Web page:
Posts Tagged ‘great american novel’

That American Novel About Dry Cleaning…

November 21, 2008

I couldn’t pass this up. I think I have an idea that might get a fair amount of attention from me in the next few months. Chinese — dry cleaning — poet — reluctant/accidental corporate magnate — what am I missing here?

Information technology. Complex symbols. Conspiracies. Apocalypses. Among other things.

I think I would rather write about a Chinese protagonist than an Indian one. I am fascinated by the Chinese experience. Tens of millions died in this country under the rule of one dictator. When Mao died, the repression almost stopped overnight. There are crazy cultures, and then there’s the Chinese. I mean, WTF? Everything that sucks is entirely the responsibility of just this one crazy guy? There isn’t a cabal? There’s no putsch and no counter-putsch? Mao lives — people die. Mao dies — people live. The zero sumness of this is mind boggling.

What the Chinese endured in the twentieth century, and continue to endure into the twenty first, is a tragedy beyond description.

So my protagonist has to collide with his own history. His chain must take off first in the United States but then expand to Asia, particulary to China. And there he must be drawn into a world that has no recognizably rational boundaries and instruments of causation. Here, he must grapple with imaginations whose excesses exceed the flights of poetry and attempt to decode an environment that to him is simultaneously familiary and foreign.

I think this will have to be some sort of Forrest Gump story. I like the idea that the protagonist is a little clueless.

I will have to figure his name out. There’d have to be a Chinese version. That can come later. He could change it. Multiple times. Others could change it for him.

In America, his name is … Dan. Colby. Carter. Maybe Carter, because he was born during the Carter administration. And his parents thought Jimmy didn’t sound cool enough. Carter… Chang. Li. Not sure about the last name.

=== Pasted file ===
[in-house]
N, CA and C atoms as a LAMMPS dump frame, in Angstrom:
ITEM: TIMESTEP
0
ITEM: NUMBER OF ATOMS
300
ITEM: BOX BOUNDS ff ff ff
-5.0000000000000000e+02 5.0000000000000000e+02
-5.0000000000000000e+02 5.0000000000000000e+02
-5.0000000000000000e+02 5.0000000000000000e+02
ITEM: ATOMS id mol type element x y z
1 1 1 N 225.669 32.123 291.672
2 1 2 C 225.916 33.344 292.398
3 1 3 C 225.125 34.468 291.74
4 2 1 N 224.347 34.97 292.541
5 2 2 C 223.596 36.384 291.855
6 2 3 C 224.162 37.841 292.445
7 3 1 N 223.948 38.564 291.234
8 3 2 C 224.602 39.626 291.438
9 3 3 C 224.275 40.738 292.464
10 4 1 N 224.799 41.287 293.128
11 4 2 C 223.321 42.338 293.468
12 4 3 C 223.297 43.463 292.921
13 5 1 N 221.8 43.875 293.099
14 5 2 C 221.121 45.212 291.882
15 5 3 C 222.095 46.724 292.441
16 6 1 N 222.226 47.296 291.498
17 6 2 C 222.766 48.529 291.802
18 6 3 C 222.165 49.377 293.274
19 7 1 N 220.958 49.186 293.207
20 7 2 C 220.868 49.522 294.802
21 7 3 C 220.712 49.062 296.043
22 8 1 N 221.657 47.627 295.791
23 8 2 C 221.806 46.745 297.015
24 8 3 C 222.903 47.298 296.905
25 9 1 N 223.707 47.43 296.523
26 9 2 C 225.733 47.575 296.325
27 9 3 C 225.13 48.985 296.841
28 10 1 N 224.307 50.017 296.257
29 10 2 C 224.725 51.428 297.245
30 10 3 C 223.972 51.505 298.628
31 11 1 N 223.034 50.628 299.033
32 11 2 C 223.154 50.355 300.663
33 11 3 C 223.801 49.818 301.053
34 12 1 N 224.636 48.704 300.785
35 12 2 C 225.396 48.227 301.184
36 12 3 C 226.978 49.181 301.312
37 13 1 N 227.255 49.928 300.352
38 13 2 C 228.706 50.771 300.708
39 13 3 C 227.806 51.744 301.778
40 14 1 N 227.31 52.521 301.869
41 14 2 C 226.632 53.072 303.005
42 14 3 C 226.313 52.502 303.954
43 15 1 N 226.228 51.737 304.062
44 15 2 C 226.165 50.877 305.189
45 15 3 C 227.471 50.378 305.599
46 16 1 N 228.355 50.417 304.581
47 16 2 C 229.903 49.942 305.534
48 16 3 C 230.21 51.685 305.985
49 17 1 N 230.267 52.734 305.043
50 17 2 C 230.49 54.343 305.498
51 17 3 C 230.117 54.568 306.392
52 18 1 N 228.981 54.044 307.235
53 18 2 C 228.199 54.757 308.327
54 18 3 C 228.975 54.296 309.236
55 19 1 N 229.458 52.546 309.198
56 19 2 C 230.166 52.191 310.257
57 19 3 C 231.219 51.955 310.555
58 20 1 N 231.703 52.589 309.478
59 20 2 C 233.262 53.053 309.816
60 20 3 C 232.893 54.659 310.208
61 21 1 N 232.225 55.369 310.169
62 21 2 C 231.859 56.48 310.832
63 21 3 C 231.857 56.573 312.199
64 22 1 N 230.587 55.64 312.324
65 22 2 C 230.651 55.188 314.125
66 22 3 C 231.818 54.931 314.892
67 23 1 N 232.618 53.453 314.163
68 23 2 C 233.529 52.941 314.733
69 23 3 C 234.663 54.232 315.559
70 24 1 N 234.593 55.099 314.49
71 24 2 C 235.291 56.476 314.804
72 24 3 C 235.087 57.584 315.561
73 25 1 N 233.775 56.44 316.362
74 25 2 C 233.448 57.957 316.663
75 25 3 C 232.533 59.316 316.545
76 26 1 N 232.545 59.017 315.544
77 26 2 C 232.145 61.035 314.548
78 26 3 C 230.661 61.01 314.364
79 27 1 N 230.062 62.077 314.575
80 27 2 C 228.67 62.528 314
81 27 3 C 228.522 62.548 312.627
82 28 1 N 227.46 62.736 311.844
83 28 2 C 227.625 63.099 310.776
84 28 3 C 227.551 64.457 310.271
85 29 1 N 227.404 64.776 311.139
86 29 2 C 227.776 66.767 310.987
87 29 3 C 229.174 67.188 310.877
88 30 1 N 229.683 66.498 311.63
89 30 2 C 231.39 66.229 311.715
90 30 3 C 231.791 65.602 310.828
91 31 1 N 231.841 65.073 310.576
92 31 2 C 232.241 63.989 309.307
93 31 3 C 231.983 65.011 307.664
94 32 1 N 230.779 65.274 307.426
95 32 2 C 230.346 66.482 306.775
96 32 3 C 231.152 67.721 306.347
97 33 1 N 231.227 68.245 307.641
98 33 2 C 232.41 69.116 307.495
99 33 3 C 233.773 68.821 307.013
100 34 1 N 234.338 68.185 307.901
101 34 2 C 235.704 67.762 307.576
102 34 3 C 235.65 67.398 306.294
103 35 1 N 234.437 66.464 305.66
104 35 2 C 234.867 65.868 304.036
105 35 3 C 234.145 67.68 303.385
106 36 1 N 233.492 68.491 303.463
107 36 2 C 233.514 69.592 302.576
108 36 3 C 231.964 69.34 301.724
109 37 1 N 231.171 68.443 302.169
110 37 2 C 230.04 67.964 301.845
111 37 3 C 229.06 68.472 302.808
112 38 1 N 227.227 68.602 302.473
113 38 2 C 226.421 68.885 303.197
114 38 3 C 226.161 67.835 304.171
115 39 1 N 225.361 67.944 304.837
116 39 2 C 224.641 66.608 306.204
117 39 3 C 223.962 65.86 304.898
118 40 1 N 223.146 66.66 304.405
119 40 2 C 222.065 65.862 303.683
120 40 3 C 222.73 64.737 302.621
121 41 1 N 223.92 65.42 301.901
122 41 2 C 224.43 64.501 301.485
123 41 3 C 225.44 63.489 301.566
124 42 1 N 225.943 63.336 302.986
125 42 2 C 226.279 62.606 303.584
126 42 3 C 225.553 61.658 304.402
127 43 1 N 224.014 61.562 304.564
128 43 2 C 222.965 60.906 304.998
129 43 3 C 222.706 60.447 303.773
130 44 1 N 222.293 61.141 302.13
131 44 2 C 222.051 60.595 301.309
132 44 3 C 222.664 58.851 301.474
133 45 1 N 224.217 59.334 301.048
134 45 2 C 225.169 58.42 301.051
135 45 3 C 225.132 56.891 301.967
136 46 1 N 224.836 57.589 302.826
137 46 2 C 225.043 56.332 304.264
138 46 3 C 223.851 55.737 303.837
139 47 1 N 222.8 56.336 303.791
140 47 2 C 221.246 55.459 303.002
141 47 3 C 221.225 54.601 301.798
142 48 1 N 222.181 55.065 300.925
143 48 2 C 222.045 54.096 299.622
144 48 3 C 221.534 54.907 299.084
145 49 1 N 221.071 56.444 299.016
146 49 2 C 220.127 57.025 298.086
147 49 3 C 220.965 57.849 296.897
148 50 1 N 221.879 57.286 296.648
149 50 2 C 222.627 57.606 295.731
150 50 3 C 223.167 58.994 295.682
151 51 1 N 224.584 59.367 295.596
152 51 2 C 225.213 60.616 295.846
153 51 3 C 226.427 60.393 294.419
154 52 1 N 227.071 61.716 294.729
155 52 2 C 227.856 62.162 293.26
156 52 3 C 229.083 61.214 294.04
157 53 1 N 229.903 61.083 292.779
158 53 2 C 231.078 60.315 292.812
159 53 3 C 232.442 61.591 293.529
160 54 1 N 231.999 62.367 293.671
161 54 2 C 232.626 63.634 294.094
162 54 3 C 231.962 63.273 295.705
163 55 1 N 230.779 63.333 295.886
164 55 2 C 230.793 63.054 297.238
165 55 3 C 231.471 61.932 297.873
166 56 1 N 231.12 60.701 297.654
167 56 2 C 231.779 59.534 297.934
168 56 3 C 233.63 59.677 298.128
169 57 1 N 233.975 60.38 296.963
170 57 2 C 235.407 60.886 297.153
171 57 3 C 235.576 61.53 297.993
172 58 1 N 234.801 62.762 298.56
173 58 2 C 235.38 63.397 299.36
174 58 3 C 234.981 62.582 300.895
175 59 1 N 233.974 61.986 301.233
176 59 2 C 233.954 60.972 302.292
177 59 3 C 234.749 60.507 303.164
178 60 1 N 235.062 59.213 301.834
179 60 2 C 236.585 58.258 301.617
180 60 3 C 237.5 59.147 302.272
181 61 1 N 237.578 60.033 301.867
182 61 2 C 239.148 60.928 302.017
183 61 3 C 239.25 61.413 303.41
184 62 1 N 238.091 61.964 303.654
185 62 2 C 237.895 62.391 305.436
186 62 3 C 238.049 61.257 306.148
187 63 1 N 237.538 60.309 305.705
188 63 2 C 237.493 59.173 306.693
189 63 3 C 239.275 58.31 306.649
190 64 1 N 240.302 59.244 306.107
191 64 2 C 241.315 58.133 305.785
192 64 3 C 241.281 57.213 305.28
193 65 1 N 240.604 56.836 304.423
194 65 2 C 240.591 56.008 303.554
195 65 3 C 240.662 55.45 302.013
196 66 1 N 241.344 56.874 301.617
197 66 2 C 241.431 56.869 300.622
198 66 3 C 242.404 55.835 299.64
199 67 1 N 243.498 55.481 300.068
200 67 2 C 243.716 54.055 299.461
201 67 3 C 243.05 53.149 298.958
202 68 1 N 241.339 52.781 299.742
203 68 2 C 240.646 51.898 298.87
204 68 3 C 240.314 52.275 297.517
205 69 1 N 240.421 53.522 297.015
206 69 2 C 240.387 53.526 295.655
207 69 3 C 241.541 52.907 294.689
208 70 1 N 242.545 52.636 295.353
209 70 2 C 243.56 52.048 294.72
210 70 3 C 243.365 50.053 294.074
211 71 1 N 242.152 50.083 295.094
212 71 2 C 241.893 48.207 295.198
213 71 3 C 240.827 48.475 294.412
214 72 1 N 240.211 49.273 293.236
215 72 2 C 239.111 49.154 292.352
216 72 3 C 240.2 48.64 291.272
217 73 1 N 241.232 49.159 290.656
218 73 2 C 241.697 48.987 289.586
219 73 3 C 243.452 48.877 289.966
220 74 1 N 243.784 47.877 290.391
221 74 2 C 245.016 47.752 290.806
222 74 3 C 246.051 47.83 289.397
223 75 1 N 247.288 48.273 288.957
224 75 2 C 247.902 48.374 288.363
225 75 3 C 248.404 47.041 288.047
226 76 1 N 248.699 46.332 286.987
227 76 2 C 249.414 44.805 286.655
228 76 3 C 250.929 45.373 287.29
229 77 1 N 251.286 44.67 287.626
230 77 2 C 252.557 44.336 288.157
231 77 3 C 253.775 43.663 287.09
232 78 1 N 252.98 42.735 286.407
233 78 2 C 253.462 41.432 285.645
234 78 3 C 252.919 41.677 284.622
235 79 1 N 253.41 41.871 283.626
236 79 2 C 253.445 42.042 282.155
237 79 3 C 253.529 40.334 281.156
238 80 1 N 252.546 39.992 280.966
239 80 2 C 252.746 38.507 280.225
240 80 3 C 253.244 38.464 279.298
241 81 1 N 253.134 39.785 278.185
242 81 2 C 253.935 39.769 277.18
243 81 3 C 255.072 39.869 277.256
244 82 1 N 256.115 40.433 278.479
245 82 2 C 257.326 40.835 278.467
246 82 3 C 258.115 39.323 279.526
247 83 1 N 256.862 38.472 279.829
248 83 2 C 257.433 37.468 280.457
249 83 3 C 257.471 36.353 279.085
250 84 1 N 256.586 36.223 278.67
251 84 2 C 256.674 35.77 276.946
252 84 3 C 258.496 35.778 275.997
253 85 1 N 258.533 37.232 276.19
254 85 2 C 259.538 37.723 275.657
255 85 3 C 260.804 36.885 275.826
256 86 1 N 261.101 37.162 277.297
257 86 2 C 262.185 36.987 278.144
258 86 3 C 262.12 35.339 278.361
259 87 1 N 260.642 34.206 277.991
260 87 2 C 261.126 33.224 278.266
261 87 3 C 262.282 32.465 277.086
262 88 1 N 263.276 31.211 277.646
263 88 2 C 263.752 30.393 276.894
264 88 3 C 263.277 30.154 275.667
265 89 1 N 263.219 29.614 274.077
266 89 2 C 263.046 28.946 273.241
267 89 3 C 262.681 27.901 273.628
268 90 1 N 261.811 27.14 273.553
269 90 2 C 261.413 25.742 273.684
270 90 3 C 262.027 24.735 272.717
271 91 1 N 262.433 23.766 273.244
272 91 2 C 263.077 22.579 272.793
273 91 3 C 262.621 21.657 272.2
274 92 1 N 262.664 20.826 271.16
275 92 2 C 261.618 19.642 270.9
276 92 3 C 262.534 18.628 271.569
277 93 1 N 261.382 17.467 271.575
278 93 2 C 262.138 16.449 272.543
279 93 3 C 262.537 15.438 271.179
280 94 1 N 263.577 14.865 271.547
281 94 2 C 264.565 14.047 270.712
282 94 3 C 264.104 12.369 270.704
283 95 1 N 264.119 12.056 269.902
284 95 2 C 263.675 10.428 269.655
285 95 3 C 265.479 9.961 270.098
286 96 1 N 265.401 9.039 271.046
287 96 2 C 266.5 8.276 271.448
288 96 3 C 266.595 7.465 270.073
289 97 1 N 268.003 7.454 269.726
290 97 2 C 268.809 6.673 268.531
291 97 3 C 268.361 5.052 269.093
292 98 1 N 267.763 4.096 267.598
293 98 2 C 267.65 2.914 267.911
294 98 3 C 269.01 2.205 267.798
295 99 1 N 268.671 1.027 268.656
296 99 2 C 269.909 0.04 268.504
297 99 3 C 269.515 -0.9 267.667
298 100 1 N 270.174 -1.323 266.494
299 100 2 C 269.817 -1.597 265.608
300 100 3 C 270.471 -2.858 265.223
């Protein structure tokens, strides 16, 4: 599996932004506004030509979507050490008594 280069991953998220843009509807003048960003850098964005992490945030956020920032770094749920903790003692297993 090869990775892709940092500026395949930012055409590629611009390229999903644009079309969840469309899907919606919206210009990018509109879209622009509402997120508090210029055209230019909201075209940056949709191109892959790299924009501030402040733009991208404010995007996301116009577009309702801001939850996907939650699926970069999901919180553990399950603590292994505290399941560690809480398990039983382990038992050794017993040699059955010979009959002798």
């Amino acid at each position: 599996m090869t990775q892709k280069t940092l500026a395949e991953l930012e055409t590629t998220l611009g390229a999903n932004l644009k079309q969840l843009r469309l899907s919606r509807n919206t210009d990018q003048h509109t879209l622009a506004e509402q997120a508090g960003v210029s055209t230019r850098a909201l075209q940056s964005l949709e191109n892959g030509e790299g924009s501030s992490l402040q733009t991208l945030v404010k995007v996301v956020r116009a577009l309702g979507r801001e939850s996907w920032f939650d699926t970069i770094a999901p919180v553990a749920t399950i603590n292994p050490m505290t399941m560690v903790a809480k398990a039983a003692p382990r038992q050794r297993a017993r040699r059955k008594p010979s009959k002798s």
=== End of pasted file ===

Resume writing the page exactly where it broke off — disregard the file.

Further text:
Carter’s dry cleaning empire starts when his mother dies in some sort of accident. She has been a major influence in his life, mainly because she’s the only one berating him till then.


The Dry Cleaners

November 21, 2008

Mother, Chinese, works in a dry cleaners that she and her husband own. Son, in college, writes poetry in the dry cleaning store, when he’s not listlessly attending his classes.

“Life? What do you know of life? Have you done a day of real work to give you any education about life? You sit there and write on pieces of paper and it’s supposed to be poetry, but poetry is about life and you don’t know what life is, then how it can be poetry?”

Not sure where to go with this. It made more sense this morning when I was in the dry cleaning store, and looking at the woman at the counter, and what I assumed was the husband behind this large metal box with strange knobs on it, and inhaling the strong fragrance of the chemicals floating around in there, I got to thinking, man, this lady’s life sucks. And it seemed to look like that on her face too. She was grumpy, to say the least. Her lips drooped downwards, like there were little invisible weights attached to the ends. She would have made a perfect clown with that face, a sad clown, not a happy one.

I thought to myself, Man, what a life. She collects the dry cleaning, then she does the dry cleaning, then she hands out the dry cleaning and then she tallies up the day’s earnings. Where does it all go? How often does she think about it, why she’s doing it, what’s going to happen tomorrow, or the day after, or at some point down the line when dry cleaning ceases to be as fulfilling as it is today?

Of course, dry cleaning will never cease to be fulfilling. She doesn’t do it because it fulfills her but because it pays the bills. It’s not what her forefathers did; she doesn’t do it for love; she isn’t making a career out of it; and she’s not going to be starting a vast chain of dry cleaning stores.

Maybe her son starts the world’s first dry cleaning store chain, even though he thought he was going to be a poet. He’s an accidental dry cleaning store magnate.

Why are there no dry cleaning store chains in the US? I don’t get it. On Google, a search for “dry cleaning store chains” reveals two in India. Obviously, dry cleaning is big in India, but not really so in the US. It must be something to do with the chemicals used, maybe the regulations are so tough, it’s not very cost effective to run a whole chain of these things and battle each county or city or whatever for the right to pollute it.

So if the Great American Novel must be about something that hasn’t been done already in this country, I can’t think of a better idea than a nation-wide dry cleaning store. Started by an accidental capitalist. The bemused Romantic hero, failed intentional poet and successful incidental owner of a conglomerate of establishments for the lavage of fine clothing.